Berliner Bürgerbräu Maibock
A strong springtime beer from the lakes
The city of Berlin is famous for its lakes, much favoured by weekenders fancying a drink in the open-air in spring or summer. One of the most beautiful lakes, and popular spots for a beer and perhaps a picnic, is the Müggel See, in the Köpenick neighborhood, in the former East Berlin. This lake boasts the Berliner Bürgerbräu brewery, restaurant and beer-garden.
This enterprise dates from 1869. It is still in its original premises, which are listed buildings, but has been beautifully restored since the reunification of Germany.
During the Communist period, the brewery produced a Pilsener-style beer. Now, under the ownership of the Bavarian brewing family Häring, it has a full range, including an Export style, pale and dark Bock beers (both at 6.8 per cent alcohol by volume; 5.4w), a Schwarz ("Black") beer and a wheat beer.
If the lakeside weather is chilly, drinkers may warm themselves with the toffeeish but slightly medicinal-tasting Dunkler ("Dark") Bock. On a milder day, they are likely to favor the pale Mai (Maytime) Bock, our Beer of the Month.
This beer has a creamy aroma; a relatively light body for this strong style; a faintly buttery malt character; a grassy, herbal, hop finish. Its crispness of finish is intended to add a refreshing edge to an otherwise quite powerful brew.
The myths and the Maibock
Once, it was impossible to mention Bock beer without being told the same old story: That it was a dark, rich, product that emerged when the vessels at the brewery were spring-cleaned. Today's knowledgeable beer-buffs love to laugh at that story.
For one thing, by no means all Bock beers today are dark, though many are. For another, the color comes from the malt used, not the vessels. More important, most vessels in a brewery are cleaned every time they are used, for fear of any lingering micro-organisms that might sour the next batch.
I join in the laughter, then quietly concede that the old story may have some historic basis - in the days before refrigeration, when the wild yeasts of summer made brewing impossible. At that time, a big brew would be made before Easter, perhaps in March, and laid down as a provision to be drawn upon during the summer. The last casks would be drained ("cleaned"?) at the end of summer, in September/October. Today, we associate that custom with Märzen ("March") and Oktoberfest beers, but I suspect this tradition and Bock have tangled roots.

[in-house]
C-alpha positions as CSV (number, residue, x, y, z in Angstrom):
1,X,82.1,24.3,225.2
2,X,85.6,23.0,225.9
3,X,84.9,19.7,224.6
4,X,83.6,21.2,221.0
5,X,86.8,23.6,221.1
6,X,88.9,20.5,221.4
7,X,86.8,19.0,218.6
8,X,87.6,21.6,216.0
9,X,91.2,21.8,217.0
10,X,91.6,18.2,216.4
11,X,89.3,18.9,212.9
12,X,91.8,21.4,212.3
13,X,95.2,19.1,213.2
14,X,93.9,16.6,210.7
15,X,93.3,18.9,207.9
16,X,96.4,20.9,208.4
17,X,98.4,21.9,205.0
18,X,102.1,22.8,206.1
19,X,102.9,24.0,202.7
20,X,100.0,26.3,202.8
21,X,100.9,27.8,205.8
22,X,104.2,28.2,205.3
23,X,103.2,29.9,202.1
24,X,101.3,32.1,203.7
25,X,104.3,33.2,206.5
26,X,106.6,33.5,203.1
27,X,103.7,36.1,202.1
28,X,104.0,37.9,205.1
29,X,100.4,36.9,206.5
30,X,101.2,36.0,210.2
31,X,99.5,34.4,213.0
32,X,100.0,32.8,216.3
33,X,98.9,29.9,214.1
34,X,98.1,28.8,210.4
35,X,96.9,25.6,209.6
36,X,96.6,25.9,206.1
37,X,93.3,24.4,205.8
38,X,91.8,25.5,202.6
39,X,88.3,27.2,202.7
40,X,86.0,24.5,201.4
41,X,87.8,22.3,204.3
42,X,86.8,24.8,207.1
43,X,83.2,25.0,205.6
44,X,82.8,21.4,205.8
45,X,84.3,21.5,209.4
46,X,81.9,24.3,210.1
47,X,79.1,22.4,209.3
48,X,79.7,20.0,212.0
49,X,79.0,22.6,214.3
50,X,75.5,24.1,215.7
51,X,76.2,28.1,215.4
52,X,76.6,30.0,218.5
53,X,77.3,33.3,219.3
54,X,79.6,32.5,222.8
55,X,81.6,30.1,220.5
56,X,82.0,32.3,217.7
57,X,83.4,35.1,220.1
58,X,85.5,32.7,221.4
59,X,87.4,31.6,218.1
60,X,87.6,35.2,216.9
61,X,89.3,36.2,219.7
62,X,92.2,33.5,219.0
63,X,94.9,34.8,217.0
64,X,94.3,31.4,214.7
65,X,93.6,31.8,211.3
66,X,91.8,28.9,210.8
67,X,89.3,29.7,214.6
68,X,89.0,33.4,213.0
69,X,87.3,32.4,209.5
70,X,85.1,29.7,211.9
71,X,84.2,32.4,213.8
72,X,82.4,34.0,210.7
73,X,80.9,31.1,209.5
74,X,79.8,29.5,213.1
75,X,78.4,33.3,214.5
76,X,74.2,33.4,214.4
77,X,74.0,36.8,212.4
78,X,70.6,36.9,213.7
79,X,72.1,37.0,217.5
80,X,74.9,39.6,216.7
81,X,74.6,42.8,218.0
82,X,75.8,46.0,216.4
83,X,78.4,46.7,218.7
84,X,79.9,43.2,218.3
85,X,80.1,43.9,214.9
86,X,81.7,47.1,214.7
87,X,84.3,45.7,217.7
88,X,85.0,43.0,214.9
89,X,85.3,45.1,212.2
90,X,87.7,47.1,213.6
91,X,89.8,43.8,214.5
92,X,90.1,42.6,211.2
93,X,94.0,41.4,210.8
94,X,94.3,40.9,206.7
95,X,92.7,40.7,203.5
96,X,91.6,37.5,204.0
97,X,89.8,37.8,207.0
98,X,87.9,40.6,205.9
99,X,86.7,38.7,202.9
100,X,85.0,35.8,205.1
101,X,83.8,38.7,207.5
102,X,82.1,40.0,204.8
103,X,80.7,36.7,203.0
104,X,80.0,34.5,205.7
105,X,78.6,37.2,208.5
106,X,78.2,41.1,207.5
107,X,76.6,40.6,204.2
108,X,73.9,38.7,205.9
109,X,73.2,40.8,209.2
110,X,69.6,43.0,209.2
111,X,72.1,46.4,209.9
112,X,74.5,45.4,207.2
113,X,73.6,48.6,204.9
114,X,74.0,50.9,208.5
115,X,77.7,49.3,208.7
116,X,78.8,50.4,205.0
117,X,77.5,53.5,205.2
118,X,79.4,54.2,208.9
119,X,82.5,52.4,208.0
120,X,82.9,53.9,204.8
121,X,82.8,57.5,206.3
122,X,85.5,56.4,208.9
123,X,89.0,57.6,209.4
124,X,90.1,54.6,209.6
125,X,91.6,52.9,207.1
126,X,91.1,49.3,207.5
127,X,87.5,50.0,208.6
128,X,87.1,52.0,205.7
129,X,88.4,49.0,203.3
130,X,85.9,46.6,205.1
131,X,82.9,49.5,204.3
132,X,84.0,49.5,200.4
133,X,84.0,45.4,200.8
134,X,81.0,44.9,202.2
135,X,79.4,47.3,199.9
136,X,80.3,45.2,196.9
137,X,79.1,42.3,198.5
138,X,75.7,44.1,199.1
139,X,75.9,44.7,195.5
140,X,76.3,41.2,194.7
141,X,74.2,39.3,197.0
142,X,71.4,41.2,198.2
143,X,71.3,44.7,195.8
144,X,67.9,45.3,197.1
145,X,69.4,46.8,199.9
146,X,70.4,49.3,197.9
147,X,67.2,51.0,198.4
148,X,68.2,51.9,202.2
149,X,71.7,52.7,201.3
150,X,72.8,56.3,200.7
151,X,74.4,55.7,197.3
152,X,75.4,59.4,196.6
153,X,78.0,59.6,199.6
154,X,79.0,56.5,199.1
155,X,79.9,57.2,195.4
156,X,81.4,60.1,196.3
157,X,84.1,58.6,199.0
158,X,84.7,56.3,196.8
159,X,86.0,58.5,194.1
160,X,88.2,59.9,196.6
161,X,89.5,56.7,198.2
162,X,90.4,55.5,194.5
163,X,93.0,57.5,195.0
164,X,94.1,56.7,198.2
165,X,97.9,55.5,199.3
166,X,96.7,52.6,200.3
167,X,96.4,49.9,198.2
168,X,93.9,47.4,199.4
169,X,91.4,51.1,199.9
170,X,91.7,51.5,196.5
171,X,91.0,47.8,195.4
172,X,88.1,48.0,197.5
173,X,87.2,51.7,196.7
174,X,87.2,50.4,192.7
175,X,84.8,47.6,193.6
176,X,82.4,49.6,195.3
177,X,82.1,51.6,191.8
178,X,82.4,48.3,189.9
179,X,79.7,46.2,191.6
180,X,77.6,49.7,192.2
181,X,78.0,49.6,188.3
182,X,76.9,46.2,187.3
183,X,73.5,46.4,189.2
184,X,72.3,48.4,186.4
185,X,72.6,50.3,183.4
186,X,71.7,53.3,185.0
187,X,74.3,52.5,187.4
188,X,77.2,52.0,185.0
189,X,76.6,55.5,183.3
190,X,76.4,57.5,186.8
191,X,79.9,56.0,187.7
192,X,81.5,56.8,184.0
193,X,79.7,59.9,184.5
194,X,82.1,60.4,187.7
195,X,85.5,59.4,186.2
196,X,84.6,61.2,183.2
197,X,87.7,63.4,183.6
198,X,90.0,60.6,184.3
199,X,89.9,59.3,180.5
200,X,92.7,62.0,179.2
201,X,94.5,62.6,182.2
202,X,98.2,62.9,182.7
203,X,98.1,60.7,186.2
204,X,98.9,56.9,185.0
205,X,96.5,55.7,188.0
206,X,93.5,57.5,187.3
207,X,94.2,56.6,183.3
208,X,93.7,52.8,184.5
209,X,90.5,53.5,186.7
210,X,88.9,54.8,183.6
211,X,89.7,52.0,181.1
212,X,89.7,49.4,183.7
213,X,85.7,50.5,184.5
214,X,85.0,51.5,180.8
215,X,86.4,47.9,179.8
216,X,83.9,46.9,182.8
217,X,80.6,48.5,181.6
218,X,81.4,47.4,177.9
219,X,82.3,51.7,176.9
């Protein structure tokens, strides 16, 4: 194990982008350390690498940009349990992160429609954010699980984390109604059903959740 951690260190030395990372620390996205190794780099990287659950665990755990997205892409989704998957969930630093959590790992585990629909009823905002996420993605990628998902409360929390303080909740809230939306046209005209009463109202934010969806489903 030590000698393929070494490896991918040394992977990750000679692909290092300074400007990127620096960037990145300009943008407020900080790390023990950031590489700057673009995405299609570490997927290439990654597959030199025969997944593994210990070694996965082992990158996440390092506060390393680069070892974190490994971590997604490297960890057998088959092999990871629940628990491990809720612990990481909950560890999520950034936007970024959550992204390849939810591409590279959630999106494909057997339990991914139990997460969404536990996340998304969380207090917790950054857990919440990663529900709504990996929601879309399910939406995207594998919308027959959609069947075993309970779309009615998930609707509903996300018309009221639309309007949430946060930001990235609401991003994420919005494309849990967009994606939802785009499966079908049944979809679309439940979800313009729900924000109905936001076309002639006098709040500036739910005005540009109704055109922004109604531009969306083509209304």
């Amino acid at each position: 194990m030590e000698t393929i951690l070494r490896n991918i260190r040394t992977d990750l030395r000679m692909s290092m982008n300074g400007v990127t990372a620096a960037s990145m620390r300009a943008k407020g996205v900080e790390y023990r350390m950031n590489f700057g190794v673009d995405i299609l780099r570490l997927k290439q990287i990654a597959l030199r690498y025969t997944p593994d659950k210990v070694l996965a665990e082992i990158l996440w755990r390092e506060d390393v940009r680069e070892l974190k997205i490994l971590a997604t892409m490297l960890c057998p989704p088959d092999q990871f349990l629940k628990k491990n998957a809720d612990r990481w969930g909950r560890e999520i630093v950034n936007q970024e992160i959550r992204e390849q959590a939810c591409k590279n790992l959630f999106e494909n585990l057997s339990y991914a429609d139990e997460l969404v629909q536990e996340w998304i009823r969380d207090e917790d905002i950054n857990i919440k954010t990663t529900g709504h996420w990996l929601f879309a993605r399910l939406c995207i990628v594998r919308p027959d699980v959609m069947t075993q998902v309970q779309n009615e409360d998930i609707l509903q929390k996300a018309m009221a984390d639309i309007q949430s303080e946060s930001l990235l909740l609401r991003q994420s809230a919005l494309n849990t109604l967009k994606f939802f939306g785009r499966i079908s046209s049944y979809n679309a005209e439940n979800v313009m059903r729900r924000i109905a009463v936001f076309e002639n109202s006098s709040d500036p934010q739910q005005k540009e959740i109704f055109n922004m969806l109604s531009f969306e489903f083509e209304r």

The time of year when Bock beer is served varies from one region or country to the next, but it is always a season of cool weather. Some people think that the term Bock, which in Germanic languages (and in various spellings) also means a Billy Goat, refers to the month of Capricorn (December 22 to January 20), during which winter strong beers are in season. Others think it is called Bock because it has the kick of a goat - there are several folk tales around this idea. Bock beer often has a goat on the label, but I regard this as merely a visual pun. The more likely origin of the name is that it derives from the second syllable of Einbeck, a famous late medieval brewing town in the North German state of Lower Saxony.
In the days when the major cities of northern Europe operated a "free trade area" called the Hanseatic League, Einbeck was the brewing center. To either side, the Harz mountains and Solling hills provide water; grain for brewing is cultivated between Hildesheim and Brunswick; and even in those days, the town had links with the major ports of Hamburg and Bremen.
In those days, almost all breweries were local. For a town to send beer beyond its boundaries was unusual. There was, after all, no steam power to drive industrial-scale breweries, and distribution was by horse and wagon. Beer to be sent long distances would have been brewed to great strengths, so that it could ferment-out during the journey. The continuing fermentation, and the build-up of alcohol, would to some extent have protected the beer from wild micro-organisms.
Thus Einbeck beer, corrupted to Einbock by the southerners of Bavaria, became the German term for a strong brew. Bock may originally have been a very strong wheat beer (what we would today call a Weizenbock), but in modern usage it is a very potent lager, malt-accented but well-balanced, with the cleanness and roundness imparted by a long period of maturation.
In medieval times, citizens of Einbeck had brewing rights. The city had a public brew-kettle, which was taken to each house in turn. A public lottery on the spring holiday of 1 May determined the order in which it would visit each house. Today, Maibock beers are usually brewed earlier, in order to be ready for that month. They are typically strong in alcohol (6.0 per cent or more), but often pale in colour, with some hoppy crispness and a spritzy carbonation. They fade away as summer warms up, but a darker Bock may appear in October, November or December and an extra-strong (typically around 7.5 per cent) Doppelbock for Lent and early spring.
Published: MAY 1, 2000
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